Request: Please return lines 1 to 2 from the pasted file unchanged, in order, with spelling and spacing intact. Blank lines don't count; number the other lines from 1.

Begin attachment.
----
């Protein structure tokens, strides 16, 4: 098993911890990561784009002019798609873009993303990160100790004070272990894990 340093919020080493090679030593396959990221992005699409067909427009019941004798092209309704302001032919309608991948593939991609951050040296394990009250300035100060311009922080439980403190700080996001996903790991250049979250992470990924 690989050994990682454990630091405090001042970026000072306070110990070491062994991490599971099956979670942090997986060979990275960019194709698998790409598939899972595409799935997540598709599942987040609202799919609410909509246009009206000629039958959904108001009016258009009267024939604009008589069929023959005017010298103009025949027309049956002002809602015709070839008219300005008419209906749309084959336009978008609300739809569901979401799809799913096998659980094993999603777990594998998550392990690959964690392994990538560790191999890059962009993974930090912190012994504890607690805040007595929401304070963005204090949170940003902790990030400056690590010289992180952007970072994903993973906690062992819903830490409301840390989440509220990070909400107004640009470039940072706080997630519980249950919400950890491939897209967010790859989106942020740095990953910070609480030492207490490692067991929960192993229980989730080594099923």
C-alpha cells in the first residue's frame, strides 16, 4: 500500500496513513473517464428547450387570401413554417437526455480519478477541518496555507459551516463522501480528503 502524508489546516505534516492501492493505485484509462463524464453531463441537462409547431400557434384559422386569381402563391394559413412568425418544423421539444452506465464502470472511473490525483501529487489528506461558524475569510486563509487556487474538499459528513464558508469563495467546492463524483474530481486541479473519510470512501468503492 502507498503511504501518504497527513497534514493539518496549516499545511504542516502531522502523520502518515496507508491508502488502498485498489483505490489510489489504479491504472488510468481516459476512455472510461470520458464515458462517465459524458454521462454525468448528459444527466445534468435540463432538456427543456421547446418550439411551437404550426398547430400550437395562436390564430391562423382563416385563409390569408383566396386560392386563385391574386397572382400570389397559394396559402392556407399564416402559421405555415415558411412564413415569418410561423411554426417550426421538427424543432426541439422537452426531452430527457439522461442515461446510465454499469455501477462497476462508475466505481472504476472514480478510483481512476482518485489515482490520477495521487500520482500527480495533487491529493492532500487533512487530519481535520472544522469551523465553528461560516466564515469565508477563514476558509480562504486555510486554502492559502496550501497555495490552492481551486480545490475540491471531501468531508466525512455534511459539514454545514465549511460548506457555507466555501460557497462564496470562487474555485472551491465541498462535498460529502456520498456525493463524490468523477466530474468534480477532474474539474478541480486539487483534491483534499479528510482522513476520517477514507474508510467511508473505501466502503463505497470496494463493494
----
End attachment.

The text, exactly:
């Protein structure tokens, strides 16, 4: 098993911890990561784009002019798609873009993303990160100790004070272990894990 340093919020080493090679030593396959990221992005699409067909427009019941004798092209309704302001032919309608991948593939991609951050040296394990009250300035100060311009922080439980403190700080996001996903790991250049979250992470990924 690989050994990682454990630091405090001042970026000072306070110990070491062994991490599971099956979670942090997986060979990275960019194709698998790409598939899972595409799935997540598709599942987040609202799919609410909509246009009206000629039958959904108001009016258009009267024939604009008589069929023959005017010298103009025949027309049956002002809602015709070839008219300005008419209906749309084959336009978008609300739809569901979401799809799913096998659980094993999603777990594998998550392990690959964690392994990538560790191999890059962009993974930090912190012994504890607690805040007595929401304070963005204090949170940003902790990030400056690590010289992180952007970072994903993973906690062992819903830490409301840390989440509220990070909400107004640009470039940072706080997630519980249950919400950890491939897209967010790859989106942020740095990953910070609480030492207490490692067991929960192993229980989730080594099923």
C-alpha cells in the first residue's frame, strides 16, 4: 500500500496513513473517464428547450387570401413554417437526455480519478477541518496555507459551516463522501480528503 502524508489546516505534516492501492493505485484509462463524464453531463441537462409547431400557434384559422386569381402563391394559413412568425418544423421539444452506465464502470472511473490525483501529487489528506461558524475569510486563509487556487474538499459528513464558508469563495467546492463524483474530481486541479473519510470512501468503492 502507498503511504501518504497527513497534514493539518496549516499545511504542516502531522502523520502518515496507508491508502488502498485498489483505490489510489489504479491504472488510468481516459476512455472510461470520458464515458462517465459524458454521462454525468448528459444527466445534468435540463432538456427543456421547446418550439411551437404550426398547430400550437395562436390564430391562423382563416385563409390569408383566396386560392386563385391574386397572382400570389397559394396559402392556407399564416402559421405555415415558411412564413415569418410561423411554426417550426421538427424543432426541439422537452426531452430527457439522461442515461446510465454499469455501477462497476462508475466505481472504476472514480478510483481512476482518485489515482490520477495521487500520482500527480495533487491529493492532500487533512487530519481535520472544522469551523465553528461560516466564515469565508477563514476558509480562504486555510486554502492559502496550501497555495490552492481551486480545490475540491471531501468531508466525512455534511459539514454545514465549511460548506457555507466555501460557497462564496470562487474555485472551491465541498462535498460529502456520498456525493463524490468523477466530474468534480477532474474539474478541480486539487483534491483534499479528510482522513476520517477514507474508510467511508473505501466502503463505497470496494463493494